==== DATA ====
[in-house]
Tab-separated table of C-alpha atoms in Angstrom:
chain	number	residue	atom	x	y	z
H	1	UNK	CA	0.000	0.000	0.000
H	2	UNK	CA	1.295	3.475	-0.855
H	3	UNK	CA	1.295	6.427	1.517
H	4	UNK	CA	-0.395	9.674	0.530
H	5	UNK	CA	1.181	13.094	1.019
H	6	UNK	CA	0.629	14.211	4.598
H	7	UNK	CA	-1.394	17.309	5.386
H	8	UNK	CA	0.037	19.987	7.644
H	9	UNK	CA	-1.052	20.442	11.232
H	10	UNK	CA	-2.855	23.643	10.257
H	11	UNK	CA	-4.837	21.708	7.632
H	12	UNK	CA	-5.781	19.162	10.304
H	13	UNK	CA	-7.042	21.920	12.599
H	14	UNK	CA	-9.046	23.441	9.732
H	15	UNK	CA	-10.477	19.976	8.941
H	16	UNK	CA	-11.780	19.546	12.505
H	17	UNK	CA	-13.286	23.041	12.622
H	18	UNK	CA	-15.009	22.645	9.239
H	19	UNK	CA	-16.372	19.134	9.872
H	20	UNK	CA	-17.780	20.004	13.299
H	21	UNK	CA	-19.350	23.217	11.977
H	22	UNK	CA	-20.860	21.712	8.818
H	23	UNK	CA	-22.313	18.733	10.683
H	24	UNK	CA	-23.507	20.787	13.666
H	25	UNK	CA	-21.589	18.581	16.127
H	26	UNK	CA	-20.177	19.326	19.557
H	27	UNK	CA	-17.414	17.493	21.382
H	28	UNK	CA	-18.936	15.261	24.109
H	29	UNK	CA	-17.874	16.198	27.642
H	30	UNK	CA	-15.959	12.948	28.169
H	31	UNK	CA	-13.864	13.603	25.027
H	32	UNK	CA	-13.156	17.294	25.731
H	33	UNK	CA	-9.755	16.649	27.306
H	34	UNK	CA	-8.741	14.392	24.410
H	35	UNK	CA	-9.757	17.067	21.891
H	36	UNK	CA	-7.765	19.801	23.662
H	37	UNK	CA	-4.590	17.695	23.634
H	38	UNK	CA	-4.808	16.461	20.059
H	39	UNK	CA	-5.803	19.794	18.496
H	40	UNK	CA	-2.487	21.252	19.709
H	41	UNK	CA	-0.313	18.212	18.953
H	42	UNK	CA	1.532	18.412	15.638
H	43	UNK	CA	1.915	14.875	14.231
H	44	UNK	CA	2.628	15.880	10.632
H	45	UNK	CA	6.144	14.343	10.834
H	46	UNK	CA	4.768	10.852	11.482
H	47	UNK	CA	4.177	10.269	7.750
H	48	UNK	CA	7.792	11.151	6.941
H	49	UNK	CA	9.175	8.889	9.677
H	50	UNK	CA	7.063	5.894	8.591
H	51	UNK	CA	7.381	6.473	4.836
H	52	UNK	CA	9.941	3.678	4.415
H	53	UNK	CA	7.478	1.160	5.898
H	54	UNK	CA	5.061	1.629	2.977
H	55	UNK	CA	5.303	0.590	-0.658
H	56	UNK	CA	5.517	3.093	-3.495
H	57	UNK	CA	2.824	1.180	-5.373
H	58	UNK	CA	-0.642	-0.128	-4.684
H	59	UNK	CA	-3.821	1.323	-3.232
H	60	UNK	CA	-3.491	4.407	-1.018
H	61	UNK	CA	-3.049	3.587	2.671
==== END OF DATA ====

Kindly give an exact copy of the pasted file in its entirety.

[in-house]
Tab-separated table of C-alpha atoms in Angstrom:
chain	number	residue	atom	x	y	z
H	1	UNK	CA	0.000	0.000	0.000
H	2	UNK	CA	1.295	3.475	-0.855
H	3	UNK	CA	1.295	6.427	1.517
H	4	UNK	CA	-0.395	9.674	0.530
H	5	UNK	CA	1.181	13.094	1.019
H	6	UNK	CA	0.629	14.211	4.598
H	7	UNK	CA	-1.394	17.309	5.386
H	8	UNK	CA	0.037	19.987	7.644
H	9	UNK	CA	-1.052	20.442	11.232
H	10	UNK	CA	-2.855	23.643	10.257
H	11	UNK	CA	-4.837	21.708	7.632
H	12	UNK	CA	-5.781	19.162	10.304
H	13	UNK	CA	-7.042	21.920	12.599
H	14	UNK	CA	-9.046	23.441	9.732
H	15	UNK	CA	-10.477	19.976	8.941
H	16	UNK	CA	-11.780	19.546	12.505
H	17	UNK	CA	-13.286	23.041	12.622
H	18	UNK	CA	-15.009	22.645	9.239
H	19	UNK	CA	-16.372	19.134	9.872
H	20	UNK	CA	-17.780	20.004	13.299
H	21	UNK	CA	-19.350	23.217	11.977
H	22	UNK	CA	-20.860	21.712	8.818
H	23	UNK	CA	-22.313	18.733	10.683
H	24	UNK	CA	-23.507	20.787	13.666
H	25	UNK	CA	-21.589	18.581	16.127
H	26	UNK	CA	-20.177	19.326	19.557
H	27	UNK	CA	-17.414	17.493	21.382
H	28	UNK	CA	-18.936	15.261	24.109
H	29	UNK	CA	-17.874	16.198	27.642
H	30	UNK	CA	-15.959	12.948	28.169
H	31	UNK	CA	-13.864	13.603	25.027
H	32	UNK	CA	-13.156	17.294	25.731
H	33	UNK	CA	-9.755	16.649	27.306
H	34	UNK	CA	-8.741	14.392	24.410
H	35	UNK	CA	-9.757	17.067	21.891
H	36	UNK	CA	-7.765	19.801	23.662
H	37	UNK	CA	-4.590	17.695	23.634
H	38	UNK	CA	-4.808	16.461	20.059
H	39	UNK	CA	-5.803	19.794	18.496
H	40	UNK	CA	-2.487	21.252	19.709
H	41	UNK	CA	-0.313	18.212	18.953
H	42	UNK	CA	1.532	18.412	15.638
H	43	UNK	CA	1.915	14.875	14.231
H	44	UNK	CA	2.628	15.880	10.632
H	45	UNK	CA	6.144	14.343	10.834
H	46	UNK	CA	4.768	10.852	11.482
H	47	UNK	CA	4.177	10.269	7.750
H	48	UNK	CA	7.792	11.151	6.941
H	49	UNK	CA	9.175	8.889	9.677
H	50	UNK	CA	7.063	5.894	8.591
H	51	UNK	CA	7.381	6.473	4.836
H	52	UNK	CA	9.941	3.678	4.415
H	53	UNK	CA	7.478	1.160	5.898
H	54	UNK	CA	5.061	1.629	2.977
H	55	UNK	CA	5.303	0.590	-0.658
H	56	UNK	CA	5.517	3.093	-3.495
H	57	UNK	CA	2.824	1.180	-5.373
H	58	UNK	CA	-0.642	-0.128	-4.684
H	59	UNK	CA	-3.821	1.323	-3.232
H	60	UNK	CA	-3.491	4.407	-1.018
H	61	UNK	CA	-3.049	3.587	2.671